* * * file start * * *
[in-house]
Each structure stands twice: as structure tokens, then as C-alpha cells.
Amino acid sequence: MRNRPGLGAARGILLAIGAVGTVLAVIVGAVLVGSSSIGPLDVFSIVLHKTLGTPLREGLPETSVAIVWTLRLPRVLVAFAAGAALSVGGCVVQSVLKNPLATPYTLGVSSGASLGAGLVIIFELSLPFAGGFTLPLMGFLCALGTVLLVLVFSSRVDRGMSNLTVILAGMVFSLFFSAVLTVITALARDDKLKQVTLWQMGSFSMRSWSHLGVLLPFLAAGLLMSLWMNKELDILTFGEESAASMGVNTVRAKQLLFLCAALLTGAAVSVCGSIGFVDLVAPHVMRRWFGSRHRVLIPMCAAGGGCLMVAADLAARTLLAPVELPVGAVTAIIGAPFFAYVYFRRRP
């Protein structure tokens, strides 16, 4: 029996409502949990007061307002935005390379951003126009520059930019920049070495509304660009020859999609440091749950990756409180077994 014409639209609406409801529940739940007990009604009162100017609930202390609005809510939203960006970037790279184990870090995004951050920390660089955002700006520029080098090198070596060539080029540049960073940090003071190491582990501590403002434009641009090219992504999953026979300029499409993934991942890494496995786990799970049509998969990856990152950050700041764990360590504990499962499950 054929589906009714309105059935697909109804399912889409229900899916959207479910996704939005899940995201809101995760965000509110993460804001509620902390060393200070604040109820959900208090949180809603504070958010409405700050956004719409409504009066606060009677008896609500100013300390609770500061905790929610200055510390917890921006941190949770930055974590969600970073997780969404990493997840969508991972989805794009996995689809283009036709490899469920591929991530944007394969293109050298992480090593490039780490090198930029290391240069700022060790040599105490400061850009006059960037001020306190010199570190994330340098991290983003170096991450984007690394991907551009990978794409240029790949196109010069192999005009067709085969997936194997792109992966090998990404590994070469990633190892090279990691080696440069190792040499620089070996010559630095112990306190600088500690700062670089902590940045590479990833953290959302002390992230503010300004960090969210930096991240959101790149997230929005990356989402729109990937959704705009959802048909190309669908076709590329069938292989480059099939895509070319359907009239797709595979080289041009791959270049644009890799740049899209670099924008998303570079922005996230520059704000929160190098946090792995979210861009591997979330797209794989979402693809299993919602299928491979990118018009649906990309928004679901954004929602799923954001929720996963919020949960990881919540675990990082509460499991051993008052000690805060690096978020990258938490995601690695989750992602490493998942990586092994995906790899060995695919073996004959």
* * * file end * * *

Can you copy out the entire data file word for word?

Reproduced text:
[in-house]
Each structure stands twice: as structure tokens, then as C-alpha cells.
Amino acid sequence: MRNRPGLGAARGILLAIGAVGTVLAVIVGAVLVGSSSIGPLDVFSIVLHKTLGTPLREGLPETSVAIVWTLRLPRVLVAFAAGAALSVGGCVVQSVLKNPLATPYTLGVSSGASLGAGLVIIFELSLPFAGGFTLPLMGFLCALGTVLLVLVFSSRVDRGMSNLTVILAGMVFSLFFSAVLTVITALARDDKLKQVTLWQMGSFSMRSWSHLGVLLPFLAAGLLMSLWMNKELDILTFGEESAASMGVNTVRAKQLLFLCAALLTGAAVSVCGSIGFVDLVAPHVMRRWFGSRHRVLIPMCAAGGGCLMVAADLAARTLLAPVELPVGAVTAIIGAPFFAYVYFRRRP
């Protein structure tokens, strides 16, 4: 029996409502949990007061307002935005390379951003126009520059930019920049070495509304660009020859999609440091749950990756409180077994 014409639209609406409801529940739940007990009604009162100017609930202390609005809510939203960006970037790279184990870090995004951050920390660089955002700006520029080098090198070596060539080029540049960073940090003071190491582990501590403002434009641009090219992504999953026979300029499409993934991942890494496995786990799970049509998969990856990152950050700041764990360590504990499962499950 054929589906009714309105059935697909109804399912889409229900899916959207479910996704939005899940995201809101995760965000509110993460804001509620902390060393200070604040109820959900208090949180809603504070958010409405700050956004719409409504009066606060009677008896609500100013300390609770500061905790929610200055510390917890921006941190949770930055974590969600970073997780969404990493997840969508991972989805794009996995689809283009036709490899469920591929991530944007394969293109050298992480090593490039780490090198930029290391240069700022060790040599105490400061850009006059960037001020306190010199570190994330340098991290983003170096991450984007690394991907551009990978794409240029790949196109010069192999005009067709085969997936194997792109992966090998990404590994070469990633190892090279990691080696440069190792040499620089070996010559630095112990306190600088500690700062670089902590940045590479990833953290959302002390992230503010300004960090969210930096991240959101790149997230929005990356989402729109990937959704705009959802048909190309669908076709590329069938292989480059099939895509070319359907009239797709595979080289041009791959270049644009890799740049899209670099924008998303570079922005996230520059704000929160190098946090792995979210861009591997979330797209794989979402693809299993919602299928491979990118018009649906990309928004679901954004929602799923954001929720996963919020949960990881919540675990990082509460499991051993008052000690805060690096978020990258938490995601690695989750992602490493998942990586092994995906790899060995695919073996004959």